Saturday, April 29, 2017

Ancestor Photograph Hunt: Have You Seen Us?

In September 2013, I wrote about my direct ancestors who lived well into the age of photography yet I have never seen a picture of them.

With the first selfie being snapped (or slowly exposed) in 1839 followed by the technical evolution and widespread ability to capture the actual human form, I must have a handful of distant ancestors whose image was captured on film, paper, metal or glass.

My Family History Photo Album
Currently, the oldest portrait of a known director ancestor in my collection is of my third great-grandfather Albert Benedick. The picture was taken at the time of his enlistment in the Union Army in February 1865 - just before the War's end - and shows him decked out in his ill-fitting uniform. He was just 15 years old (unless Uncle Sam's asking, then he was 18!).

My oldest ancestor (that is to say, born the longest ago) to be photographed was my fifth great-grandmother Catherine (Shaull or Schall) Rosenberger who was born September 8, 1792 (according to her headstone). She and her husband, John Anthony Rosenberger (born in 1794), sat for a portrait in the 1870s.

From the family history, Erasmus Rosenberger and his families in Germany and America, there's the following note about the photograph:

"It is natural to be curious about the physical appearance of an ancestor when a photograph is lacking; therefore, the sentence from a letter by Susan to her brother John [Anthony] is particularly interesting. 'Nothing would give me more pleasure than to receive your picture as you are the living counterpart of father and we have no likeness of him.' The photo of John Anthony and his wife Catherine may have been taken to comply with Susan's request. At least it seems reasonable to conjecture that John's and Catherine's ages when the photo was taken fit the time period between 1870, when the letter was written, and 1876, when they died."

Did other family sit for portraits? Are photographs out there waiting to be found?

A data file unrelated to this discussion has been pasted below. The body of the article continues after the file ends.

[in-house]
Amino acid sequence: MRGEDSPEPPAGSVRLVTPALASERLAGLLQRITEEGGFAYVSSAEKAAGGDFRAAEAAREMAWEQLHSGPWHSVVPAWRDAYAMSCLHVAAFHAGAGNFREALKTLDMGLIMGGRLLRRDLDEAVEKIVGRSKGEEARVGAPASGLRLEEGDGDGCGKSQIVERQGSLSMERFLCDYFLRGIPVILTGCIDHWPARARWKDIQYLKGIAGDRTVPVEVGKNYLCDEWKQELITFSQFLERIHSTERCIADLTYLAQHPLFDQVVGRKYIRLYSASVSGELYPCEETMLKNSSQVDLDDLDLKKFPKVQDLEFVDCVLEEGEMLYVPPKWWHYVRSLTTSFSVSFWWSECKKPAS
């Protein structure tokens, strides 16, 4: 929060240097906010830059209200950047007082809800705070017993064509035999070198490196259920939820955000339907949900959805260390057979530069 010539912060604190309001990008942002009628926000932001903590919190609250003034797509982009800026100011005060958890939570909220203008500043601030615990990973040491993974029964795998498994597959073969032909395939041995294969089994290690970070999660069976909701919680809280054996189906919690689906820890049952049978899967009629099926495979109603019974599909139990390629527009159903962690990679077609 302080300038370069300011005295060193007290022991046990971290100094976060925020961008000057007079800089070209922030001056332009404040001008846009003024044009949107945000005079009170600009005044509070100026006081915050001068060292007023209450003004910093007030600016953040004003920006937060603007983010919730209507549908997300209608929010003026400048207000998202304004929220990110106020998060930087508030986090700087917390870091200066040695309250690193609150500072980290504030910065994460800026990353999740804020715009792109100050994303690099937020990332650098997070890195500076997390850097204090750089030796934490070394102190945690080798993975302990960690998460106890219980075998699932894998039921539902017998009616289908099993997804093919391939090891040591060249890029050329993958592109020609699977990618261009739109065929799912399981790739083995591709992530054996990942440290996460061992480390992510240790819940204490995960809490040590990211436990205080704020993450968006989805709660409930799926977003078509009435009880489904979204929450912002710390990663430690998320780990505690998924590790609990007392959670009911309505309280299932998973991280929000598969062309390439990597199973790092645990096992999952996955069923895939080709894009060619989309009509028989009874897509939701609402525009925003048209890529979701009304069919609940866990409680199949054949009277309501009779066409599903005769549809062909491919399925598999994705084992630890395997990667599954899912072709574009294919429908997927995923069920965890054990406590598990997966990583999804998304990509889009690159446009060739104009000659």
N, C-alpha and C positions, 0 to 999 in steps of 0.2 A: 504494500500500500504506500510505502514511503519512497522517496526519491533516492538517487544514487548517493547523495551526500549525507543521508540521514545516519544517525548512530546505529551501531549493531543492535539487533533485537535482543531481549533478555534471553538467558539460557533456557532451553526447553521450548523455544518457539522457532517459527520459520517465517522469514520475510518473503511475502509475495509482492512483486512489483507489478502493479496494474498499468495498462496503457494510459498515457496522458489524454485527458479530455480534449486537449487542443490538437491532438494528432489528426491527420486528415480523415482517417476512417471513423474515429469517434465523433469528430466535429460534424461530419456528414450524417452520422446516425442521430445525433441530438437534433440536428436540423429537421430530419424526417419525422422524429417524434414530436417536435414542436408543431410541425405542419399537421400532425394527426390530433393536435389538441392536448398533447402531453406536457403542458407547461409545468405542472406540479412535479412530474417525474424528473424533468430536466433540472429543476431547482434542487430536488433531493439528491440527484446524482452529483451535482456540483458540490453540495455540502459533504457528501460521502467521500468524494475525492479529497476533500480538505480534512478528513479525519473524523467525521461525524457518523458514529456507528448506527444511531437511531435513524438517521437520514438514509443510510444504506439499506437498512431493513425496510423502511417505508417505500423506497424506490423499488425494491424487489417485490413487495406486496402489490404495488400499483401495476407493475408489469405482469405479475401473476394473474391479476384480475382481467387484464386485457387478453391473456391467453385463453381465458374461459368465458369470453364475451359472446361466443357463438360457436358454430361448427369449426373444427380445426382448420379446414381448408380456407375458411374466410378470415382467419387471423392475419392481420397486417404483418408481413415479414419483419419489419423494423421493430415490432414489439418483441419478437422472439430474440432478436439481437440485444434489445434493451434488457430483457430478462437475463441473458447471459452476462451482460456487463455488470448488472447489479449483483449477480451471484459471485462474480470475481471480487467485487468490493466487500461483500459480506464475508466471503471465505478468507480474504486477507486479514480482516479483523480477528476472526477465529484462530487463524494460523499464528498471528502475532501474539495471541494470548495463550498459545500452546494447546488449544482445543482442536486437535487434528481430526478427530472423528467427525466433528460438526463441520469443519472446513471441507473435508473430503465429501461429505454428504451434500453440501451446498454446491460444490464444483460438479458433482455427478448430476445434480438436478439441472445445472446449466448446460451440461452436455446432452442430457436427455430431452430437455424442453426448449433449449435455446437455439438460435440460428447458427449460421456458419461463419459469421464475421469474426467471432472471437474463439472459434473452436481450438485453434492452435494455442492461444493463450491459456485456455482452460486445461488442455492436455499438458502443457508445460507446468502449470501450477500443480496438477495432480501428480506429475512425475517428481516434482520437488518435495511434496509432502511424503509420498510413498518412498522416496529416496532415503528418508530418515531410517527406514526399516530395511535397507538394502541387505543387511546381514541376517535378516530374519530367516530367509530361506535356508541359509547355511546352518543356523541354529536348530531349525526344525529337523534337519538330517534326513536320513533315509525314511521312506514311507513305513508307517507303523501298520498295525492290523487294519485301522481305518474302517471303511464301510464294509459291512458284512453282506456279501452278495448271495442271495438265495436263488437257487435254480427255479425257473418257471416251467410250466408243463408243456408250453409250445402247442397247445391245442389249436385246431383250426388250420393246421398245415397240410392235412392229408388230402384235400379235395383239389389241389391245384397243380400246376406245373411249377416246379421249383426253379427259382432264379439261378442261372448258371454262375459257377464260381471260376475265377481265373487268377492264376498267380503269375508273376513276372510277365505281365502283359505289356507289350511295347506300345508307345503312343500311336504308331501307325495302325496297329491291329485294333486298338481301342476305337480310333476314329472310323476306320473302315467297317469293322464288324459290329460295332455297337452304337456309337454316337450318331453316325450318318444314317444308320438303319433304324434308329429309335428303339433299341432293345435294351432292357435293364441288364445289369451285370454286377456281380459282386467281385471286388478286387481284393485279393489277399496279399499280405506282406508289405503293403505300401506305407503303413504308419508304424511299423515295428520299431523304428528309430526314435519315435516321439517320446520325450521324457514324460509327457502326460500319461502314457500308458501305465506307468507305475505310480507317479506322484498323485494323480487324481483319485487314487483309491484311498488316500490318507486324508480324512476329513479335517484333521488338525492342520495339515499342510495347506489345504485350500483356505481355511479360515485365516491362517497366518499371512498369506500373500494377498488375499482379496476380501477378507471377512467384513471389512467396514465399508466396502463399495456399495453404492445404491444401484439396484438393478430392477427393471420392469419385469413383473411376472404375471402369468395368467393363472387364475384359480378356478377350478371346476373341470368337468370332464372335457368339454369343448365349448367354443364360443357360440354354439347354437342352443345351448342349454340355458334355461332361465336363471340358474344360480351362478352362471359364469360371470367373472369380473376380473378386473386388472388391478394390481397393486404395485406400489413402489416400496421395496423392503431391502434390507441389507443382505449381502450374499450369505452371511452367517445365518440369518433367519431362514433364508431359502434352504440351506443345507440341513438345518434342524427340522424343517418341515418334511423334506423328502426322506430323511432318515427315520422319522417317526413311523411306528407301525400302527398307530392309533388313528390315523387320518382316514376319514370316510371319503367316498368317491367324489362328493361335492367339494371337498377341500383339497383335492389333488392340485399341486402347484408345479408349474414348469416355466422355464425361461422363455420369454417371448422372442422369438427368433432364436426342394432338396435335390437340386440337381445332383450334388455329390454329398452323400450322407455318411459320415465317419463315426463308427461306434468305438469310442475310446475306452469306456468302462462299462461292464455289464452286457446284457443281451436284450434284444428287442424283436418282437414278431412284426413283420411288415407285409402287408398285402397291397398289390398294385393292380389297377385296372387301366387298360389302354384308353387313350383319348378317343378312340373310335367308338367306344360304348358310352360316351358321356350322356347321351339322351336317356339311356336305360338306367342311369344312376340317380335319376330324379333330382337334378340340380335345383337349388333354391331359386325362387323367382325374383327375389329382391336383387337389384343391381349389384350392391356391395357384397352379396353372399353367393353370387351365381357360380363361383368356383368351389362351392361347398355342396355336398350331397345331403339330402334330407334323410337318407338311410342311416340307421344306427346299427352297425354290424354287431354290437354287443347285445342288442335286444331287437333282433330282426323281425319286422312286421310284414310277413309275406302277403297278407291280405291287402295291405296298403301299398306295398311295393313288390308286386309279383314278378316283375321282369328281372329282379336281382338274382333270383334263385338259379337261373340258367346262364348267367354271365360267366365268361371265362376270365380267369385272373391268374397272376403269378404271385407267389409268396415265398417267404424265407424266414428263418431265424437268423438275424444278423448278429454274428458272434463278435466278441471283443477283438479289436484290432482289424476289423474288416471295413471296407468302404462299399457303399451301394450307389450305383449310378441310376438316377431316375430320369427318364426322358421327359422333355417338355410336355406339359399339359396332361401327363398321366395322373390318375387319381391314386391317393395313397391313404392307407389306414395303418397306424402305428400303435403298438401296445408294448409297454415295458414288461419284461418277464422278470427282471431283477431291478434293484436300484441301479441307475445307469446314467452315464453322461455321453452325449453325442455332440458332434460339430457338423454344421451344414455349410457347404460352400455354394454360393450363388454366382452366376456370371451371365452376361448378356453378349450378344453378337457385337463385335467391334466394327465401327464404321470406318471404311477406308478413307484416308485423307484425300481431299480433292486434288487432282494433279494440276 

Gallery of Portraits: the Suspects
In 2013, my assembled wish list of ancestral grandparents included 19 individuals who lived well into the age of photography, but whose faces I had never seen. Surely they had stepped into a photographer's studio at some point, right?

And it wasn't totally unreasonable to expect that some of those photos survived and were out there - perhaps in distant cousins' albums - waiting to be discovered, right?

I'll concede that some of them never sat for a portrait. Perhaps the newfangled technology didn't appeal to them or was outside their budget. Maybe it wasn't accessible to them since some of these ancestors passed away in the 19th century before the advent of portable personal cameras.

However, not all of my unseen ancestors were antiques.

For example, my third great-grandfather Johnson Williams lived until August 29, 1943 when he passed away at the age of 92. Johnson lived until nearly the midpoint of the 20th century. His wife, Caroline (Reed) Johnson, was pretty close, too, living until 1930. These two had to be photographed at some point. Where is that picture? I'll try anything to find it! (Remember that one time I placed an ad in the local paper seeking descendants with pictures and got second billing to a gun show?)

Known Missing Portraiture
Several of my 19 wishlist ancestors are known to have sat for photographs. I have a letter from a now-deceased cousin who wrote of having seen portraits of two of my fourth-great grandmothers: Mary Ann (Miser) Benedick (died 1901) and Sophronia (Rogers) Dornon (died 1872). But where are those pictures? Who inherited them?

Cousin Vieva (Benedick) Kraybill's 1988 letter to an
aunt affirming the existence of ancestor photos.

Another grandmother (this one a fifth-great) wasn't even on my September 2013 list. It wasn't until the following year that a textile researcher contacted me about Jane (Cox) Hadley asking if I had inherited any of her weaving patterns or drafts.

I had no idea she was an acclaimed weaver and was intrigued, but you can imagine how my ears really perked up when I read a 1979 Interweave article about her work that included a quote from her great-granddaughter, who remembered, "a picture of her as a plain, firm looking woman dressed entirely in black."